Larson has a great talent for taking an event or a time in history and dissecting it into fascinating bits of information, and then reassembling them into a narrative that is both compelling and informative. A great example is The Devil in the White City in which he details the series of grisly murders which took place in Chicago during the 1893 World’s Columbian Exhibition. He does a very similar thing with Thunderstruck, in which he recounts two events from history: the scientific discovery and utilization of wireless telegraphy (radio waves), which took place at the turn of the 20th century and the infamous murder known as the “Crippen case,” and shows how inseparably connected those two events were to each other.
In the late 1890s Guglielmo Marconi developed the world’s first device that could transmit signals wirelessly. At first his device was only able to transmit communications from one side of a room to the other, but eventually he was able to develop the technology enough to transmit messages across the Atlantic Ocean, and ultimately around the world. It was a technology that revolutionized the world.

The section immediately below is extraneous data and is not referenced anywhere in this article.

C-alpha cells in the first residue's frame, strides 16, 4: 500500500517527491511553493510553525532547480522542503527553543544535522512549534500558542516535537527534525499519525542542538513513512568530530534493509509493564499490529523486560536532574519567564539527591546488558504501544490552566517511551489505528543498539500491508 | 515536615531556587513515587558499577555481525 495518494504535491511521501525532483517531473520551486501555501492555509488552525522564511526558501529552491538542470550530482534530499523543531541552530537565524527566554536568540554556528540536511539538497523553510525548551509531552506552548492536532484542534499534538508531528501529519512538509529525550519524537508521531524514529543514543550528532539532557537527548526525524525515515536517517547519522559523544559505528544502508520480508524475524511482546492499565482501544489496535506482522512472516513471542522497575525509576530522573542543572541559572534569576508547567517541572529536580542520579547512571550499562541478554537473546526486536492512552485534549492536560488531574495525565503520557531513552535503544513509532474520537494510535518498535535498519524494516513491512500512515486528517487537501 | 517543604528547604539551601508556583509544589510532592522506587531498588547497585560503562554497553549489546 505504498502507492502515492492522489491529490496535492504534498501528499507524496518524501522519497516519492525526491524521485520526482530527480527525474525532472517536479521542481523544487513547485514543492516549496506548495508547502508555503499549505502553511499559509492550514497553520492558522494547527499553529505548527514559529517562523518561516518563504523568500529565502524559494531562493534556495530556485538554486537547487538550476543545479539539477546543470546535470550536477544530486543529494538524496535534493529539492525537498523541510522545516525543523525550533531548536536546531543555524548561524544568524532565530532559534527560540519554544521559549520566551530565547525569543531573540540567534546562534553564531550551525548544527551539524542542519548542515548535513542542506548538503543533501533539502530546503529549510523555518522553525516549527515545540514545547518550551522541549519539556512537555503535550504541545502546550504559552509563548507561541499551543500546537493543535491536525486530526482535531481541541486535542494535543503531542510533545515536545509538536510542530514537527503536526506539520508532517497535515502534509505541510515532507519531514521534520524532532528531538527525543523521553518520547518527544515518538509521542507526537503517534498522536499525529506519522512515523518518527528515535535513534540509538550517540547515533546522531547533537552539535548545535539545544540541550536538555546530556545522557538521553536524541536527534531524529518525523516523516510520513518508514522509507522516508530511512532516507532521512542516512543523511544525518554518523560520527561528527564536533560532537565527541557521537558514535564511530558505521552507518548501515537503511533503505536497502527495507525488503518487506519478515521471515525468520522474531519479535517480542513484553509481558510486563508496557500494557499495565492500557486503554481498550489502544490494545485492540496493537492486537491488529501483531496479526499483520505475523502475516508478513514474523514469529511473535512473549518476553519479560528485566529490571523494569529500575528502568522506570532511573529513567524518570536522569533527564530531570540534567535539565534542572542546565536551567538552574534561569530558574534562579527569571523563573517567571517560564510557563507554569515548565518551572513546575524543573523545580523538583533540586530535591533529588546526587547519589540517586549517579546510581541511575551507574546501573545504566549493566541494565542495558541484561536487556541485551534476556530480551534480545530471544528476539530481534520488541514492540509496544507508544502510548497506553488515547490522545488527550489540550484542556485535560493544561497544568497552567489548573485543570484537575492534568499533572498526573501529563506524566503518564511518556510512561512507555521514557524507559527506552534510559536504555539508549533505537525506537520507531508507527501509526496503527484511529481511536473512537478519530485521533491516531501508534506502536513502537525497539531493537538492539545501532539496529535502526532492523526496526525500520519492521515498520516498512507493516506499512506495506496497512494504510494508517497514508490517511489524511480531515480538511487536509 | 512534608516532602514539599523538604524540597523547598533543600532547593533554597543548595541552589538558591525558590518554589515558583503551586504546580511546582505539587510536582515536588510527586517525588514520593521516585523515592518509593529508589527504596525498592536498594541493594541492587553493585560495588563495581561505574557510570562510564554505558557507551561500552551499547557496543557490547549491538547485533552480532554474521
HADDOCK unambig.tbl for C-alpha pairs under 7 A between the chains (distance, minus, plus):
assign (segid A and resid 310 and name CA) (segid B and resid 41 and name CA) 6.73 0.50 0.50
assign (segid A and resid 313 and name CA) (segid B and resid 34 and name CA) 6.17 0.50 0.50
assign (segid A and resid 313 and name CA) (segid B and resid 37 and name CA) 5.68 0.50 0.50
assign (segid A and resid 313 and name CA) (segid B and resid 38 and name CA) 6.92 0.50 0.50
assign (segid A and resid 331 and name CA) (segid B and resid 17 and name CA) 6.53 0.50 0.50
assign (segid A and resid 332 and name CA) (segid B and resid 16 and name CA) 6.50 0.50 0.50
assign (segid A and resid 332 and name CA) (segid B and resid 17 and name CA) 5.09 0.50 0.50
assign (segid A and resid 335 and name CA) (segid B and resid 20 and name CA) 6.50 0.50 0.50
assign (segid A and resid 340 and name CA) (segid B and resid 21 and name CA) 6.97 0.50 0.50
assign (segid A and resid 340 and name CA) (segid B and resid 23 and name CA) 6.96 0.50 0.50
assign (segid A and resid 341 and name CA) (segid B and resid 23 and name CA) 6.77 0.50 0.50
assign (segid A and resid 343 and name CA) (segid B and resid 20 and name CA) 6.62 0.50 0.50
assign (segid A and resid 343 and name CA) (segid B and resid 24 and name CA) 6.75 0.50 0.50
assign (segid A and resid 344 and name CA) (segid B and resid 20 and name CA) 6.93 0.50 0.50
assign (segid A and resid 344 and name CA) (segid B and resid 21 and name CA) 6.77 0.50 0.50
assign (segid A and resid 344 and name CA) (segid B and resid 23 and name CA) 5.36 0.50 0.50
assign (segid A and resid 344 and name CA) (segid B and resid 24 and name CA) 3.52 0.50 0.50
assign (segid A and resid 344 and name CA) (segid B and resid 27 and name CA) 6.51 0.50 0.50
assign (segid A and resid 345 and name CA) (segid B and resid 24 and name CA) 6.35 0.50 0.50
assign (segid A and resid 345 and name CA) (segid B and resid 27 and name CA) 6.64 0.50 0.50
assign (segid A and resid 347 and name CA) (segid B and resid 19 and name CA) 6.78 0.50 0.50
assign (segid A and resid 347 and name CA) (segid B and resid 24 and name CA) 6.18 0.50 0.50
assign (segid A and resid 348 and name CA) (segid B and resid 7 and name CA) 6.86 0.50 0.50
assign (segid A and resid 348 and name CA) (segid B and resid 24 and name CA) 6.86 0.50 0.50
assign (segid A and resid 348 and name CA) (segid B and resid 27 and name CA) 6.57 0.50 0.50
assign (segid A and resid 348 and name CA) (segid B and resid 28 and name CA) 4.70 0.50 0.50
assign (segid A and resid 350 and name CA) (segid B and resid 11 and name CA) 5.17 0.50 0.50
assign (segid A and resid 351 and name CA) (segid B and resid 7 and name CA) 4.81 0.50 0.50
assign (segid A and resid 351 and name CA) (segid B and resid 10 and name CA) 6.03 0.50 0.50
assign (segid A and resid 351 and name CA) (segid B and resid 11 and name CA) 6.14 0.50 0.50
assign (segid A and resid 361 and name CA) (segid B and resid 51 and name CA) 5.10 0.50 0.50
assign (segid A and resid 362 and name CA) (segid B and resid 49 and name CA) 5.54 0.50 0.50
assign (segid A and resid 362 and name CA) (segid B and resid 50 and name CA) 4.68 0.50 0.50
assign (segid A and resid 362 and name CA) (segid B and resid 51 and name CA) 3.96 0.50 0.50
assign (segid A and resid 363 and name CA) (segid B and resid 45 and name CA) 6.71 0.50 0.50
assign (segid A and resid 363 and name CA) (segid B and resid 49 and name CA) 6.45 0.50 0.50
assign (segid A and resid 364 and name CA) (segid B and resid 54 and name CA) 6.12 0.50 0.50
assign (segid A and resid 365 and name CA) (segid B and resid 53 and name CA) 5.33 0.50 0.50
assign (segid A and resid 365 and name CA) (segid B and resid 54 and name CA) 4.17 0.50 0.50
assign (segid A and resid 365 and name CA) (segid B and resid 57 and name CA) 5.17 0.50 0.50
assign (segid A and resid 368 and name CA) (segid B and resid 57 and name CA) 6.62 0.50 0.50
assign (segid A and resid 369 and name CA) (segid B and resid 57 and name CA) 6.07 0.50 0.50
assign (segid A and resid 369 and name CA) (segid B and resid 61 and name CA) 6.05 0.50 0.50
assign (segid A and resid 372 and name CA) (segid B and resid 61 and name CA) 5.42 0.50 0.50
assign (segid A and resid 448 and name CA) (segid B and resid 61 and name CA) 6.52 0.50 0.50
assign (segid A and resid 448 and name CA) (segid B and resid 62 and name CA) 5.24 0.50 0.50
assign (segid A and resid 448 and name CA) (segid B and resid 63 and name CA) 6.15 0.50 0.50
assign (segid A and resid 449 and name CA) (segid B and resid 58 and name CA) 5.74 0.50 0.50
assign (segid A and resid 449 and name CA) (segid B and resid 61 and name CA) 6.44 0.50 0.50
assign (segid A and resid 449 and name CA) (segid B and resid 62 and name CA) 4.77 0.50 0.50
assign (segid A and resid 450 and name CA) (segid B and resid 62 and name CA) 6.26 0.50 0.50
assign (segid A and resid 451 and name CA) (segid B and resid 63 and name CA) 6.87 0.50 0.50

At the same time Marconi was developing radio technology, Dr. Hawley Harvey Crippen, a quiet unassuming man who was married to a loud, overbearing, socialite of a wife, was systematically plotting her death. It was a murder which years later would be the inspiration for Alfred Hitchcock’s “Rear Window,” and one that Crippen undoubtedly would have gotten away with, if it hadn’t been for Marconi.
I have yet to read a book by Larson that I wouldn’t recommend to anyone without reservation. In a time when we take for granted the ability to communicate with anyone and obtain information from anywhere in the world without effort, it was fascinating to learn the origins of the technology. The fact that its history was tied to one of the most notorious cases of mariticide in British history was an added bonus.
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